Should I Take My Dog to the Dog Park?

Should you take your dog to a dog park? The answer isn’t black and white. 

Dog parks can be risky and aren’t a good choice for all dogs. In general, other forms of exercise and play are safer, from both an injury and behavioral issue standpoint. Some great options for exercise and play include: long line walks, trail walks and playdates with friends’ dogs who are known to be compatible. Sniff Spots are dog safe areas that can be rented. They are becoming more prevalent for off leash play with an invited group of dogs. However, we do understand that it is possible to have good experiences at the dog park and that some people are limited on their options. Here’s what you should consider in your decision on whether to take your pup to a dog park. 

Is your dog a good candidate for a dog park?

Your dog may be a dog park candidate if he truly enjoys the company of multiple, strange dogs, and doesn’t become frightened or aggressive in that scenario. This is a tough criteria, which most dogs don’t pass. Additionally, dogs who resource guard their people, toys or water bowls will not be safe at the dog park.

When your dog is at the dog park he should look comfortable, wiggly and happy. If not, the dog park is not for him. Often play at the dog park is at a high arousal level that can result in injuries or can easily tip into a dog fight. A great analogy is going to a “frat party”. Not all people, in all stages of their lives, would enjoy going to a frat party. Dog parks are a lot like frat parties. They can get very raucous and way beyond what most dogs can safely handle or enjoy.
Will trips to the dog park make his behavior issues worse?

If your dog is overly social or a frustrated greeter, going to the dog park could make this issue worse. Taking a break from the dog park while you work on this issue will speed up the behavior change you are working on. If that isn’t a good option, it will be important to work on a Frustrated Greeter protocol when you arrive at the dog park, to avoid inadvertently reinforcing his reactive behavior.  We can teach you and your dog how to implement that protocol in a private lesson.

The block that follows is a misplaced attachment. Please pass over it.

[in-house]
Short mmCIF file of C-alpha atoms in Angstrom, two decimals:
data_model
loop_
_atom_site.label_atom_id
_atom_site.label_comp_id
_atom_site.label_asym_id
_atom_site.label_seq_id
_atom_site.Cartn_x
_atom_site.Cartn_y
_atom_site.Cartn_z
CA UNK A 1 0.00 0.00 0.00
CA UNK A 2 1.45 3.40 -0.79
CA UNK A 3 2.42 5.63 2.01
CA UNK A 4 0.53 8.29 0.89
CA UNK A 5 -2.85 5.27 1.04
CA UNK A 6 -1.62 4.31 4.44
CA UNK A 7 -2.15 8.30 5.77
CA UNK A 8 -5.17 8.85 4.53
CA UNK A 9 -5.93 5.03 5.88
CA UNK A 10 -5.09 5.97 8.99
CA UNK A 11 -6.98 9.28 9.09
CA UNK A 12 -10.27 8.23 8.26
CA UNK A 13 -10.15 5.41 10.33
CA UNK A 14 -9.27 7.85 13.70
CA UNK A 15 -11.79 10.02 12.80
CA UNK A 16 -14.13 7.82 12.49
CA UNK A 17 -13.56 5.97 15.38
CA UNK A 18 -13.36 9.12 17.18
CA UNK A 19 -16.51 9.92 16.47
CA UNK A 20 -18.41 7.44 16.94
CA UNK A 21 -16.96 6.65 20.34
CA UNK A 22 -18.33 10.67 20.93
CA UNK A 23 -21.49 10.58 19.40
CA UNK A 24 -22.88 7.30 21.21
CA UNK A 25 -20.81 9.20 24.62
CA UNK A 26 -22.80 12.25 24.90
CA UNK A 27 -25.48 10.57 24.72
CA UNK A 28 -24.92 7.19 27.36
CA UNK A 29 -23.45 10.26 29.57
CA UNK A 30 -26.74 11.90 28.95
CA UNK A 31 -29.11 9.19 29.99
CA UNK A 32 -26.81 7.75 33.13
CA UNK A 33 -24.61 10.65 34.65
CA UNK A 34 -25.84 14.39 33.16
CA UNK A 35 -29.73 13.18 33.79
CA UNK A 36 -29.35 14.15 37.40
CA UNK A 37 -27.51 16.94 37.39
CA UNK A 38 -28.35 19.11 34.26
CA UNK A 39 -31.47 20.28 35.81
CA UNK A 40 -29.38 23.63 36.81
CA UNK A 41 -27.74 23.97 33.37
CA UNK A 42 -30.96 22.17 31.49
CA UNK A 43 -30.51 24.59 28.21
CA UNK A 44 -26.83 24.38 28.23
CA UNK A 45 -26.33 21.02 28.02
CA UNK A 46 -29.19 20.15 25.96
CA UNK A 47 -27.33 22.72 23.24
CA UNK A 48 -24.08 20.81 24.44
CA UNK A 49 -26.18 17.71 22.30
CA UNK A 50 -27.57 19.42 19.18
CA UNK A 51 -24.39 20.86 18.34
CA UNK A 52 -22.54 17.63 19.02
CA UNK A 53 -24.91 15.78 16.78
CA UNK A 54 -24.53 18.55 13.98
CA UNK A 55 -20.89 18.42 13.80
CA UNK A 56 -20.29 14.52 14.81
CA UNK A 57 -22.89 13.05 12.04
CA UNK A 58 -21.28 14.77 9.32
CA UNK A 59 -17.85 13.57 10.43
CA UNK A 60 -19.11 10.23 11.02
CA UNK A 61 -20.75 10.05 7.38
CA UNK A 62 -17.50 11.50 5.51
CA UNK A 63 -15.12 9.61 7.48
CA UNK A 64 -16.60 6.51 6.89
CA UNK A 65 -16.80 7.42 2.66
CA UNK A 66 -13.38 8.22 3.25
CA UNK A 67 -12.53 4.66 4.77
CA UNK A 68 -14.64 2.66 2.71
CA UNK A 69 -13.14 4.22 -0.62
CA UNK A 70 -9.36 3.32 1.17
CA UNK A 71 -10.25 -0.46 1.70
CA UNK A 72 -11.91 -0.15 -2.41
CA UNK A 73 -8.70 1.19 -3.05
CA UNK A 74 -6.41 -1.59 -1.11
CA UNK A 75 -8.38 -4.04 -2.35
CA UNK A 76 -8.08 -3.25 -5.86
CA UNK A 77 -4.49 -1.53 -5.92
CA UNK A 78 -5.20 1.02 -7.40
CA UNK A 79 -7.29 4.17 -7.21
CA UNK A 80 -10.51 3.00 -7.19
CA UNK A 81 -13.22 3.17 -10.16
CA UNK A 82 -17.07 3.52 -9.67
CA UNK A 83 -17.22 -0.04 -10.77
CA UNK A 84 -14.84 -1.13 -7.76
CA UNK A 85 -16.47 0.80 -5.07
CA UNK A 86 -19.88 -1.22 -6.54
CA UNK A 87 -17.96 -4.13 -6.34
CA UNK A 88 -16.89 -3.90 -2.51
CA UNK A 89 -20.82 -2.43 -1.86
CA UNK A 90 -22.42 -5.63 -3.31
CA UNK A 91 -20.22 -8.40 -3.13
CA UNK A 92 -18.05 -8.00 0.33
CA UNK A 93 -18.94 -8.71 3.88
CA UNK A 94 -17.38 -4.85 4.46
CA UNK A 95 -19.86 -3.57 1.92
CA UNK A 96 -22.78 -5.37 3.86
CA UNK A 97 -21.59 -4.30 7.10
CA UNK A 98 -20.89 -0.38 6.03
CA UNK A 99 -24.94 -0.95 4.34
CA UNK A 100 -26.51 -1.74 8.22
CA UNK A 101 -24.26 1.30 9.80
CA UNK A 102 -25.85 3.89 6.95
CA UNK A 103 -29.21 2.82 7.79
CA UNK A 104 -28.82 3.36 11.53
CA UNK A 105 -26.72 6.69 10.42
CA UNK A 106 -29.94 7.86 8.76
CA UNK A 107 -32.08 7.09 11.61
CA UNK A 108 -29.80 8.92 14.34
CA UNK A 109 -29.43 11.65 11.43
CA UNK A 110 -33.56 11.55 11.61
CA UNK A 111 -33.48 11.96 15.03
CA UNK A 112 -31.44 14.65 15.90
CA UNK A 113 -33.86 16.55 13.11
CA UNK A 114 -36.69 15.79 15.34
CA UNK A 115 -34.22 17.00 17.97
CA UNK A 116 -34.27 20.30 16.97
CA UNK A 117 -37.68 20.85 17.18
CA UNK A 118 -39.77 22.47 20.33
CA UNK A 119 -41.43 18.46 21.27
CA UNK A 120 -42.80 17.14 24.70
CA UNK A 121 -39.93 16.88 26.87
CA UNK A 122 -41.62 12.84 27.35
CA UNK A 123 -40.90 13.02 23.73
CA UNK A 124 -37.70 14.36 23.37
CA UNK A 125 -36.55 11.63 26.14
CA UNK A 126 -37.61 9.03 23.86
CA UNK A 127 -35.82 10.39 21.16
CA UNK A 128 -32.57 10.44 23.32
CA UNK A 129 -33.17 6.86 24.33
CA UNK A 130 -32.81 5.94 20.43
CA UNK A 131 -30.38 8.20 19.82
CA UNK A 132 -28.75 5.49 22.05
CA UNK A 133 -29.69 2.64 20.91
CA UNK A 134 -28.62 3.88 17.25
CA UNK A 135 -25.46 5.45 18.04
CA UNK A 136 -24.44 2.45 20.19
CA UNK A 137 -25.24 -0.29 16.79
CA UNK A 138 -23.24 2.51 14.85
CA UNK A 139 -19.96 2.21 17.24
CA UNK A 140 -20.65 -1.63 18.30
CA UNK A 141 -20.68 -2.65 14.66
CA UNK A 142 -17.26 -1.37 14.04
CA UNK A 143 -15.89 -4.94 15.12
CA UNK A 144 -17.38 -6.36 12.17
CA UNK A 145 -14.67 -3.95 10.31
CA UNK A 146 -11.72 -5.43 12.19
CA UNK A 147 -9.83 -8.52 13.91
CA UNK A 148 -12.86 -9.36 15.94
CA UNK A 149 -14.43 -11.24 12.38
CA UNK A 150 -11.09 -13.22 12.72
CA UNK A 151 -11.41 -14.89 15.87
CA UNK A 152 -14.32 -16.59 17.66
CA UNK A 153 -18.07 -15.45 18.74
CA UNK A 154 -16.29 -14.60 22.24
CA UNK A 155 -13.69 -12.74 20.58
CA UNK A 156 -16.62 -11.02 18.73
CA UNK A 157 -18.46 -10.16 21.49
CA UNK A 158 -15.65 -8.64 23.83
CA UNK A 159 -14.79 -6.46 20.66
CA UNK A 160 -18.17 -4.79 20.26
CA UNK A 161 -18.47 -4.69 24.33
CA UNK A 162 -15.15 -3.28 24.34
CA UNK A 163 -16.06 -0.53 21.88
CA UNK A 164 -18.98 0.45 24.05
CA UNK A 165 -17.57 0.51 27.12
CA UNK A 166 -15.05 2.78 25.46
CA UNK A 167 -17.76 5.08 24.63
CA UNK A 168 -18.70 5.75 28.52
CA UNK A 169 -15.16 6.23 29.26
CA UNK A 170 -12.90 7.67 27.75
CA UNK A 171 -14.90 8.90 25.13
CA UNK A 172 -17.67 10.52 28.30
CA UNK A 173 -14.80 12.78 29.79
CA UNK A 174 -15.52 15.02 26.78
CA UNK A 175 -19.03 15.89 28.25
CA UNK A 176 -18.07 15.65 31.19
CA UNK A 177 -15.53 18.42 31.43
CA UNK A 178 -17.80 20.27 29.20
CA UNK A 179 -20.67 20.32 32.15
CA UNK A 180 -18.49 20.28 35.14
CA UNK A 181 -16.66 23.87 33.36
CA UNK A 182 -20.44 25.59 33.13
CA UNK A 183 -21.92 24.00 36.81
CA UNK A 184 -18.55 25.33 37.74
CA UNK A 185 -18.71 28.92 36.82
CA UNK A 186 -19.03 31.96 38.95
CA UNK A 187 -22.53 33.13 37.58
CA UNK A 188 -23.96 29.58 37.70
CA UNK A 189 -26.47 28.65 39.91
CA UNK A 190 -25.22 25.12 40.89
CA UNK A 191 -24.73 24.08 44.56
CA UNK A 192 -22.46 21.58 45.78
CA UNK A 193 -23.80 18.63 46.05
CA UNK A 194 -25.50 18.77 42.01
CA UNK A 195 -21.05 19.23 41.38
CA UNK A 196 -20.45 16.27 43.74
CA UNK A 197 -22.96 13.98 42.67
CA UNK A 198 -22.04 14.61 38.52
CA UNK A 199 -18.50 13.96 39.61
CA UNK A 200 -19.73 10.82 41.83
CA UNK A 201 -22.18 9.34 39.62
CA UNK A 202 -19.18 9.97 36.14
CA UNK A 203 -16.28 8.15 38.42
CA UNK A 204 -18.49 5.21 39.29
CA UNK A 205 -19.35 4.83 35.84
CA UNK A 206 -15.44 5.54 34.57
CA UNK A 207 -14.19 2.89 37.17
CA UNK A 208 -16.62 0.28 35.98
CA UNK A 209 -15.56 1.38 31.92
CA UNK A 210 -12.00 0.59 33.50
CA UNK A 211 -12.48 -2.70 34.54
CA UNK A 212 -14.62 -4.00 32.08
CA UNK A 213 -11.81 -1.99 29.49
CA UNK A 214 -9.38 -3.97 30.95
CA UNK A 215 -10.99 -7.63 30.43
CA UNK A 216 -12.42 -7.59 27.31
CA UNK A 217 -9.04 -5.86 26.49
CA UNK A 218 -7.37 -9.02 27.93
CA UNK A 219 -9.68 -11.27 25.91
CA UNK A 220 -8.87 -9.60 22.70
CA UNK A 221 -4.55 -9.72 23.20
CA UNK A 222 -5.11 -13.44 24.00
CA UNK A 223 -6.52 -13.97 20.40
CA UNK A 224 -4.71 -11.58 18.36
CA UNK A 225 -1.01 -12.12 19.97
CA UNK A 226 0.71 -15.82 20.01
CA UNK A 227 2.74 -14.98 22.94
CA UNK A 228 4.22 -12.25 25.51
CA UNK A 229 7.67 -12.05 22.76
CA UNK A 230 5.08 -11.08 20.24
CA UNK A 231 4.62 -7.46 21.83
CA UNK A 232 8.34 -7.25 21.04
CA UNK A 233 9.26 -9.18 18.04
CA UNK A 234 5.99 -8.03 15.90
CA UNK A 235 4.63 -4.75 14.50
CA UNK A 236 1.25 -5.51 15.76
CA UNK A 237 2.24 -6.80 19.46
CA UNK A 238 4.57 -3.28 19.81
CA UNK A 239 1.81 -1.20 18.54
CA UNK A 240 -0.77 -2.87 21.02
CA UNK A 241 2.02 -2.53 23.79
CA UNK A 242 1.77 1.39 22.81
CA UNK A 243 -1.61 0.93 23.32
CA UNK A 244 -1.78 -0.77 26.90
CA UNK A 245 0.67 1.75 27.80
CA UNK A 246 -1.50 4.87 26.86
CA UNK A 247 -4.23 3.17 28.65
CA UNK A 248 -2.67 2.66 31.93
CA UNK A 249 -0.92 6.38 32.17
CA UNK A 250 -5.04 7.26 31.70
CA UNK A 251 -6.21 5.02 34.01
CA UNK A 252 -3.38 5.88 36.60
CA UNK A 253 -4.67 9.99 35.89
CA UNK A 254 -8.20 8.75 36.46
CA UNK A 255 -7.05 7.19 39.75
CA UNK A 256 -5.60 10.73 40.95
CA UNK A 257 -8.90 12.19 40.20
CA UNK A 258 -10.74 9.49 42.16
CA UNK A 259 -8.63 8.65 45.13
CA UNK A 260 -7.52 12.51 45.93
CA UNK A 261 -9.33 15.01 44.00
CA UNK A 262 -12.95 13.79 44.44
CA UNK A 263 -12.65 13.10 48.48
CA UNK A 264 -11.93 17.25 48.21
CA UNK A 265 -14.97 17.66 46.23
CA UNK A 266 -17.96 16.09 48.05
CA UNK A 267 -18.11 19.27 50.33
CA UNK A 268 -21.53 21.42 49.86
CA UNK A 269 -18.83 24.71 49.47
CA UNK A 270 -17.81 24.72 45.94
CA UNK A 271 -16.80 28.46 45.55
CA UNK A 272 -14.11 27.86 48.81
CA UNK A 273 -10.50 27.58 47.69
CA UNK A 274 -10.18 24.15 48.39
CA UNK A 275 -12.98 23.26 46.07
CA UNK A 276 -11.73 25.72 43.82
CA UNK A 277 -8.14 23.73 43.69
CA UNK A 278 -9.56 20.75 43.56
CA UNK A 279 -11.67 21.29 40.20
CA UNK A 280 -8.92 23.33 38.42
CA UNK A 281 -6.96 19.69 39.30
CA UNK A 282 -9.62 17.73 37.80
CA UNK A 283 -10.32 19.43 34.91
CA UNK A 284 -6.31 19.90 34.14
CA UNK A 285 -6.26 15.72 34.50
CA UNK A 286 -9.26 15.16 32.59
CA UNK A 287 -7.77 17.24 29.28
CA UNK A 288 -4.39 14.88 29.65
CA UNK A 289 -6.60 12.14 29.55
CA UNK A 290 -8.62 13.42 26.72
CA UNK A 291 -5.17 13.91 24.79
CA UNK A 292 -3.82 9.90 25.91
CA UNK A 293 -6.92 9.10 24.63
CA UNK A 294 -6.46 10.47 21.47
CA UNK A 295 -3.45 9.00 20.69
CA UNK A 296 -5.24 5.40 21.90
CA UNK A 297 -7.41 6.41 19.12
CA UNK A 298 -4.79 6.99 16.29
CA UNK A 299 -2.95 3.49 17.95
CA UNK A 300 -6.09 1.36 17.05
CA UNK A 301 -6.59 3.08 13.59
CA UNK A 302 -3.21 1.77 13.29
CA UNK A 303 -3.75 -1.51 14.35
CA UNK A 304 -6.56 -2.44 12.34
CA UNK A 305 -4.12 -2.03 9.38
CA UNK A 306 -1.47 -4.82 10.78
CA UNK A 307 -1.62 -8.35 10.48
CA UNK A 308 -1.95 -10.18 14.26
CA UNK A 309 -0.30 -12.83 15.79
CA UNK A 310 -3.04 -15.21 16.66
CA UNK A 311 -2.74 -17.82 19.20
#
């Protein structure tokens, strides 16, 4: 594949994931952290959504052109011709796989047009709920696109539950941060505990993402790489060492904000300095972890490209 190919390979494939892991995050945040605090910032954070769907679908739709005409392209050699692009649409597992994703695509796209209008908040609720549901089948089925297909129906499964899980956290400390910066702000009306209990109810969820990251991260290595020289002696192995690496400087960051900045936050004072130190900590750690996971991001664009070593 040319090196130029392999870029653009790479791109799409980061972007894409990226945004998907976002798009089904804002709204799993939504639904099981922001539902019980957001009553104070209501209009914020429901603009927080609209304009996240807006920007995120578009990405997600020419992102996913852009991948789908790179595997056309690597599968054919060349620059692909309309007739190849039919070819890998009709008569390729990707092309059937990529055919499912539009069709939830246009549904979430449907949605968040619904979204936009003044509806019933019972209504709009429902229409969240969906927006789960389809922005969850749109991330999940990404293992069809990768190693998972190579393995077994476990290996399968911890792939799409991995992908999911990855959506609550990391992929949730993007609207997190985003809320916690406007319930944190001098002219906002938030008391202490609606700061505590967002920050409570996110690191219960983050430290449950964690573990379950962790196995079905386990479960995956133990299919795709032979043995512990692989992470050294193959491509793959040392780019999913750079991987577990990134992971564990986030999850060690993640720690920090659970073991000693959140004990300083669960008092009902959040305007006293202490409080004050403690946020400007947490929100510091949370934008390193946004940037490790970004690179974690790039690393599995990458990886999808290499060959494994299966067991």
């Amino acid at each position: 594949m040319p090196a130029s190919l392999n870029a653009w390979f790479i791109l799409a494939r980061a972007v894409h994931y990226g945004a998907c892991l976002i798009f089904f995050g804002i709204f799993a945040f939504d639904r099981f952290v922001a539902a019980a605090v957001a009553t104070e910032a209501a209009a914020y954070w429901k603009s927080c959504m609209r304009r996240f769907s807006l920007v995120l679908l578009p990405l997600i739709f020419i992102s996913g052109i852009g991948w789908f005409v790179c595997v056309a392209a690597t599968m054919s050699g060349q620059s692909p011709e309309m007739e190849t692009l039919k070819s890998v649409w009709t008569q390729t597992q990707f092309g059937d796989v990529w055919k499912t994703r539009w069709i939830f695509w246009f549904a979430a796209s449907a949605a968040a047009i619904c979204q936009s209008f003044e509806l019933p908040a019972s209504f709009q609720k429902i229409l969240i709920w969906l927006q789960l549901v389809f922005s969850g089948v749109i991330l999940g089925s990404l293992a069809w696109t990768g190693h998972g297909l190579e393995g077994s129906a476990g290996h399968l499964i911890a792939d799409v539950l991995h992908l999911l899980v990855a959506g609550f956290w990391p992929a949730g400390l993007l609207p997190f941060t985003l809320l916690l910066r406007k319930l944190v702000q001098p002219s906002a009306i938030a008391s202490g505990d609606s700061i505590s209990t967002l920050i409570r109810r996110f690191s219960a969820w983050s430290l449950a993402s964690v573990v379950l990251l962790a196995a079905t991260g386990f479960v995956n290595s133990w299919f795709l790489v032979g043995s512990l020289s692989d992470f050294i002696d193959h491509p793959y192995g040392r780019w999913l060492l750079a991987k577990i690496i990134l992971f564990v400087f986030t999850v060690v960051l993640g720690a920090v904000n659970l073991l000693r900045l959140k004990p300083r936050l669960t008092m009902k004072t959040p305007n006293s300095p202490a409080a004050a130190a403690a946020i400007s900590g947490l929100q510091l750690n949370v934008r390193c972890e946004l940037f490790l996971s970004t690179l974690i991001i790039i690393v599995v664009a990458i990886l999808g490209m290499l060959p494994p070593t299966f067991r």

Do I have access to a good dog park? 

The very best dog park scenario is one where there are a regular group of attendees, and the park isn’t too crowded. Often weekday mid-mornings will be less frantic and will have a regular group of attendees. Large open spaces, divided by dog size, are best for limiting altercations. Some dog parks are known for having a history of non-attentive owners, dog fights and other issues. Be sure to avoid those locations. 
Have I done the necessary things to make my visit safe?

There are a few things you can do to prepare for a safer experience at the dog park. Having a highly reliable recall on your dog will be important so you can quickly remove him from situations that look like they may go awry. And, as a last resort, having a can of Spray Shield handy will allow you to more safely break up any fights that do happen. And, naturally, you should be sure your dog is up to date on all vaccinations before heading to the dog park.

If after taking all of these factors into consideration, you’re unsure whether the dog park is a good idea for your pup, we’d recommend finding other outlets for his energy.  If on the other hand, you think the dog park is a good fit for your dog, proceed with caution.  Even the most social of dogs will find certain playmates unpleasant.  Being ready to leave when it’s clear your dog isn’t having fun is a great way to support your pup.